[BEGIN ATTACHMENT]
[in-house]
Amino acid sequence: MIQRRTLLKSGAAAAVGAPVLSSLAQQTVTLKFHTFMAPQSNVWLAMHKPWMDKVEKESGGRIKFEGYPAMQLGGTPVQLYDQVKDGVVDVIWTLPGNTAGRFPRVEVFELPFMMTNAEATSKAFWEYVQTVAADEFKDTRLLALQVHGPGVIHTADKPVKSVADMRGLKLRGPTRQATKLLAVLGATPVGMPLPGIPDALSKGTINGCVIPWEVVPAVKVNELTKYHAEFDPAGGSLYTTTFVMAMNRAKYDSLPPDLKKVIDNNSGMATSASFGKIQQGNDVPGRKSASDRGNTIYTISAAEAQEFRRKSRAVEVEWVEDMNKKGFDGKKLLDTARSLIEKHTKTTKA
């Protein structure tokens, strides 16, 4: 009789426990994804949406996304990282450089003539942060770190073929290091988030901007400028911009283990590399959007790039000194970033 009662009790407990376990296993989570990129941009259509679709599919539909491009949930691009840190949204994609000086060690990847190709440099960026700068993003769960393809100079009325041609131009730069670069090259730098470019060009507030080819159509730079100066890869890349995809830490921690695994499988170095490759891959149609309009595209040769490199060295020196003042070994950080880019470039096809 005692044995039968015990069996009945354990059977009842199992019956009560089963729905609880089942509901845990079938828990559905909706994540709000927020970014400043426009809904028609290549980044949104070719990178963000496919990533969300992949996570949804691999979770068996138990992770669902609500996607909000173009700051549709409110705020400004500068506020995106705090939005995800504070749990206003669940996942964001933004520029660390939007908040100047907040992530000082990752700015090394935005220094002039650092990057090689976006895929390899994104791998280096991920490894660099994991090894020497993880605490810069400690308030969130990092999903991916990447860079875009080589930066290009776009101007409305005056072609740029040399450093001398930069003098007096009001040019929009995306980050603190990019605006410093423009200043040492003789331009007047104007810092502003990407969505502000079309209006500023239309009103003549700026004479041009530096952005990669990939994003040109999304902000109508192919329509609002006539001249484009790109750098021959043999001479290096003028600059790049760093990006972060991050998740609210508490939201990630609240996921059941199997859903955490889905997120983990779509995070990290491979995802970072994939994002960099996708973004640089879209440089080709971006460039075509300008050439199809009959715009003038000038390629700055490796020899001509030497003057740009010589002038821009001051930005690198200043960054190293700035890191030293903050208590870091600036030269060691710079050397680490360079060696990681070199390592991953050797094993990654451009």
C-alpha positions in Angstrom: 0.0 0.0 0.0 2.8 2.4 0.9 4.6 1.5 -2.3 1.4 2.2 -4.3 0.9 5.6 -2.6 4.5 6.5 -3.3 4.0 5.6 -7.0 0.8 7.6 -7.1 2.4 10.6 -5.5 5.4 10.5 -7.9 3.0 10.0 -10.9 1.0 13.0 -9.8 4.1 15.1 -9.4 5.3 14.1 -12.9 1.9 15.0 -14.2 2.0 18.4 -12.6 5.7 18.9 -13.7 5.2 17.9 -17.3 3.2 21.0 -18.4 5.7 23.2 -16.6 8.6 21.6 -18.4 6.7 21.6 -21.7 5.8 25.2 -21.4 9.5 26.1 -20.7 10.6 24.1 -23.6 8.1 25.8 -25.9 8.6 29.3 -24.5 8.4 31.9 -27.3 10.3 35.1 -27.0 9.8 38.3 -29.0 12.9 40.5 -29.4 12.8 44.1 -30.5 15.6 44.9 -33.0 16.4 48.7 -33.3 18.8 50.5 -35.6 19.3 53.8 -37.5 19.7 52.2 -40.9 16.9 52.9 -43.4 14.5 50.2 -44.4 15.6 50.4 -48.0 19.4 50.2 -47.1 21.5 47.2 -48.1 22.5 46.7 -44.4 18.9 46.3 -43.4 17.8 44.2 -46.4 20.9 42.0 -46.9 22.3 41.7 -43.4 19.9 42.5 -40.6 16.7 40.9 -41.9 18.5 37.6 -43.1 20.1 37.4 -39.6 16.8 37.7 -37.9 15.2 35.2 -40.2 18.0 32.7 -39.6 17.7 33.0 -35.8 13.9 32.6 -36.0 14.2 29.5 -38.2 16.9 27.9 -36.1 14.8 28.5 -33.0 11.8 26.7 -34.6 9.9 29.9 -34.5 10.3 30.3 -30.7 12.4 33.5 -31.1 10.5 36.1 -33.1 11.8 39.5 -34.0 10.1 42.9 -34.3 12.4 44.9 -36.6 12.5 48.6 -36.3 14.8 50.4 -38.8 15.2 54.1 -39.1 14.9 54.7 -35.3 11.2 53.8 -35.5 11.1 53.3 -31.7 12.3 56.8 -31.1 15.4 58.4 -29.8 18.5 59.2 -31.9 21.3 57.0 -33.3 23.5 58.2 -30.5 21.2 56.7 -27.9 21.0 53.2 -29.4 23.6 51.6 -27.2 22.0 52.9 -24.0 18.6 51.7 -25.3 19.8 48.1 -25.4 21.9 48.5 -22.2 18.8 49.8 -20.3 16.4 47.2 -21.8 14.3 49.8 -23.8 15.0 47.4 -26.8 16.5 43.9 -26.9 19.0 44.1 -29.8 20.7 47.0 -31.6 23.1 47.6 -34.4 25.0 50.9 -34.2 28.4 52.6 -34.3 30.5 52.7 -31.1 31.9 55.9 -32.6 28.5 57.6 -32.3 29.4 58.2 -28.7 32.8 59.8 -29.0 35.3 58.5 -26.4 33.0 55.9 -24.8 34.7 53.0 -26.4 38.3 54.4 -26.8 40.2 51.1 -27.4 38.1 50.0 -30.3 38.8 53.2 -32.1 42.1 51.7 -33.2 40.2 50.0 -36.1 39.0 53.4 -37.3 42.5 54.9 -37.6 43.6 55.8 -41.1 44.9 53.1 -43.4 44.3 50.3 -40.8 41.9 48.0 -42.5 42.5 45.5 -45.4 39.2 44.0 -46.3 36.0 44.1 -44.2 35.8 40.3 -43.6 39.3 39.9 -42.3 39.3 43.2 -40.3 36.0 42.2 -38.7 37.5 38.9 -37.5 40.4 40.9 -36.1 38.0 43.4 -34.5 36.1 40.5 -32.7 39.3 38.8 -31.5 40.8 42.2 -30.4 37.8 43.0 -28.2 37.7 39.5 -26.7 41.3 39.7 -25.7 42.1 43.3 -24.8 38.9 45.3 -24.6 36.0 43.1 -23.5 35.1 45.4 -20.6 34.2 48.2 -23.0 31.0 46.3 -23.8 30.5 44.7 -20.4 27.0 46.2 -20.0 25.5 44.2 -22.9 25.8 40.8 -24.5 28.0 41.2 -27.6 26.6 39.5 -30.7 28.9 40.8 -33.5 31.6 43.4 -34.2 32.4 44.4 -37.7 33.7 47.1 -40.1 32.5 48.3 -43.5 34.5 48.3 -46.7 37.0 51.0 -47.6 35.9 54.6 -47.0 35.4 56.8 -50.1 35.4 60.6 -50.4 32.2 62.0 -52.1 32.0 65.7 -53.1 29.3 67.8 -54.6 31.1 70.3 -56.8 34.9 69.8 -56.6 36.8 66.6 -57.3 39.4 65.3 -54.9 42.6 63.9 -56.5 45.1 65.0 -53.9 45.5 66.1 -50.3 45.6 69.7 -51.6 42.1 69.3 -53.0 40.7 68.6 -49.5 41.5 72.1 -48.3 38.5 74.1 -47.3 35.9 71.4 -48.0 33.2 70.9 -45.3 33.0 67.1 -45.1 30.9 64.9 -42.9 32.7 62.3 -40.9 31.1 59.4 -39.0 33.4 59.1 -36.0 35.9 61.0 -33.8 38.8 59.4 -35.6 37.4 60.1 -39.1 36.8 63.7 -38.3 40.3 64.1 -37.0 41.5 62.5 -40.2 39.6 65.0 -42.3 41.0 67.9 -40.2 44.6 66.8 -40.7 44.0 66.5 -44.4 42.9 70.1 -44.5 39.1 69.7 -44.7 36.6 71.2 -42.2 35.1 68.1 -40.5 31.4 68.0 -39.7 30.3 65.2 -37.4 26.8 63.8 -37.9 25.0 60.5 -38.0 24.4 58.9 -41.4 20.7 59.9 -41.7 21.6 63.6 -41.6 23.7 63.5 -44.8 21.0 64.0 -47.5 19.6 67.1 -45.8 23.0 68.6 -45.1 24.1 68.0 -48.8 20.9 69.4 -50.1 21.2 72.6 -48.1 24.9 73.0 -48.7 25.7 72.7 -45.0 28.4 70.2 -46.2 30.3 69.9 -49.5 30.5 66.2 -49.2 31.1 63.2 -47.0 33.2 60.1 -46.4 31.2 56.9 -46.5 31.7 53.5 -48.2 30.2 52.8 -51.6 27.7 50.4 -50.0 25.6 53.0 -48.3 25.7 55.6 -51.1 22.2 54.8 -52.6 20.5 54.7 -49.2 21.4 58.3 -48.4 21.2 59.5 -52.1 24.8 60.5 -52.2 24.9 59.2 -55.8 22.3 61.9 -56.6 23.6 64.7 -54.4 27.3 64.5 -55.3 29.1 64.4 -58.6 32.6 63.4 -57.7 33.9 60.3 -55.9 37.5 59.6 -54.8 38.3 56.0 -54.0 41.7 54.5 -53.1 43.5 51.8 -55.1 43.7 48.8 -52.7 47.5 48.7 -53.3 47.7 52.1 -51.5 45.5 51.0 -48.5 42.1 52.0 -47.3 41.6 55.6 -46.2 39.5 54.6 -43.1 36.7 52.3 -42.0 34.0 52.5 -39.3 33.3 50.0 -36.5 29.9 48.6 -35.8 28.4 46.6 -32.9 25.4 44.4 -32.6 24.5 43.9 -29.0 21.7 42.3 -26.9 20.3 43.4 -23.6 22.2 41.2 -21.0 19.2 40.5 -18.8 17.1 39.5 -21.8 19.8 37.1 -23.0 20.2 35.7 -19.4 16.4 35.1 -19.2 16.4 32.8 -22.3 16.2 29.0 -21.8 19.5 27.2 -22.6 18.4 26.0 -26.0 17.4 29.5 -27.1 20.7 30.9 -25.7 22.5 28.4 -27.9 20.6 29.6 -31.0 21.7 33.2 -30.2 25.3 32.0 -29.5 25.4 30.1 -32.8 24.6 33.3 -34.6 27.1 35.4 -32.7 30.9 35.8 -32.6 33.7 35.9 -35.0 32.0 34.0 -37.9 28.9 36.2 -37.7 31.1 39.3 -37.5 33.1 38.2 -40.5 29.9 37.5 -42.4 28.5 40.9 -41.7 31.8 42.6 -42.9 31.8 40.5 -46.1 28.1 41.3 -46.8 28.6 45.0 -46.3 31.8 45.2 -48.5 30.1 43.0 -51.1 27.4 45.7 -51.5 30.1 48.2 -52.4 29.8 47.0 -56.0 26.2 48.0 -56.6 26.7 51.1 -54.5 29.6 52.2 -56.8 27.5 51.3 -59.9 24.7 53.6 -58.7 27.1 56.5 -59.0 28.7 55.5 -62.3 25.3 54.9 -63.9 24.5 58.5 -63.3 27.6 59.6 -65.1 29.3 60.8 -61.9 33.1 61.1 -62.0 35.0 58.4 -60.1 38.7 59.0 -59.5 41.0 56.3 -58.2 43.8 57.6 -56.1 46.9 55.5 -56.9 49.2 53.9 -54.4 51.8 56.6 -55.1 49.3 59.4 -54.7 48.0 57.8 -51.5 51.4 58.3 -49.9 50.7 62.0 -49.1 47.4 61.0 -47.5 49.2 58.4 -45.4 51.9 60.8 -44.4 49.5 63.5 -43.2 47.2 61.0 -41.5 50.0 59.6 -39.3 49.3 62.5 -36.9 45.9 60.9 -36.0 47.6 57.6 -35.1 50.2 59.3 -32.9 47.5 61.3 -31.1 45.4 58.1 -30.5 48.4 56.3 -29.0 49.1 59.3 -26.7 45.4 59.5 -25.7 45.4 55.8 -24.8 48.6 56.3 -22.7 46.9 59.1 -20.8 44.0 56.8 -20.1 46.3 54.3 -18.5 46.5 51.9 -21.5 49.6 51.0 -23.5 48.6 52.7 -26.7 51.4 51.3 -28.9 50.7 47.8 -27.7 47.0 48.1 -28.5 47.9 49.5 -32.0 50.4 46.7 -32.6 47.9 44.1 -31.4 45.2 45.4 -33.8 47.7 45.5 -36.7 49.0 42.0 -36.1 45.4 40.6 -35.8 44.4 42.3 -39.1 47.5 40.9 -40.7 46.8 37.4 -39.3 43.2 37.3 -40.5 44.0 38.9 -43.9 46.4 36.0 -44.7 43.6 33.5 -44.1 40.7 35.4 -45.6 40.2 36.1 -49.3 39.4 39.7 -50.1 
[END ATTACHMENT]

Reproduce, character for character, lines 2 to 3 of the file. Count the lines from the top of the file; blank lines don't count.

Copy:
Amino acid sequence: MIQRRTLLKSGAAAAVGAPVLSSLAQQTVTLKFHTFMAPQSNVWLAMHKPWMDKVEKESGGRIKFEGYPAMQLGGTPVQLYDQVKDGVVDVIWTLPGNTAGRFPRVEVFELPFMMTNAEATSKAFWEYVQTVAADEFKDTRLLALQVHGPGVIHTADKPVKSVADMRGLKLRGPTRQATKLLAVLGATPVGMPLPGIPDALSKGTINGCVIPWEVVPAVKVNELTKYHAEFDPAGGSLYTTTFVMAMNRAKYDSLPPDLKKVIDNNSGMATSASFGKIQQGNDVPGRKSASDRGNTIYTISAAEAQEFRRKSRAVEVEWVEDMNKKGFDGKKLLDTARSLIEKHTKTTKA
């Protein structure tokens, strides 16, 4: 009789426990994804949406996304990282450089003539942060770190073929290091988030901007400028911009283990590399959007790039000194970033 009662009790407990376990296993989570990129941009259509679709599919539909491009949930691009840190949204994609000086060690990847190709440099960026700068993003769960393809100079009325041609131009730069670069090259730098470019060009507030080819159509730079100066890869890349995809830490921690695994499988170095490759891959149609309009595209040769490199060295020196003042070994950080880019470039096809 005692044995039968015990069996009945354990059977009842199992019956009560089963729905609880089942509901845990079938828990559905909706994540709000927020970014400043426009809904028609290549980044949104070719990178963000496919990533969300992949996570949804691999979770068996138990992770669902609500996607909000173009700051549709409110705020400004500068506020995106705090939005995800504070749990206003669940996942964001933004520029660390939007908040100047907040992530000082990752700015090394935005220094002039650092990057090689976006895929390899994104791998280096991920490894660099994991090894020497993880605490810069400690308030969130990092999903991916990447860079875009080589930066290009776009101007409305005056072609740029040399450093001398930069003098007096009001040019929009995306980050603190990019605006410093423009200043040492003789331009007047104007810092502003990407969505502000079309209006500023239309009103003549700026004479041009530096952005990669990939994003040109999304902000109508192919329509609002006539001249484009790109750098021959043999001479290096003028600059790049760093990006972060991050998740609210508490939201990630609240996921059941199997859903955490889905997120983990779509995070990290491979995802970072994939994002960099996708973004640089879209440089080709971006460039075509300008050439199809009959715009003038000038390629700055490796020899001509030497003057740009010589002038821009001051930005690198200043960054190293700035890191030293903050208590870091600036030269060691710079050397680490360079060696990681070199390592991953050797094993990654451009």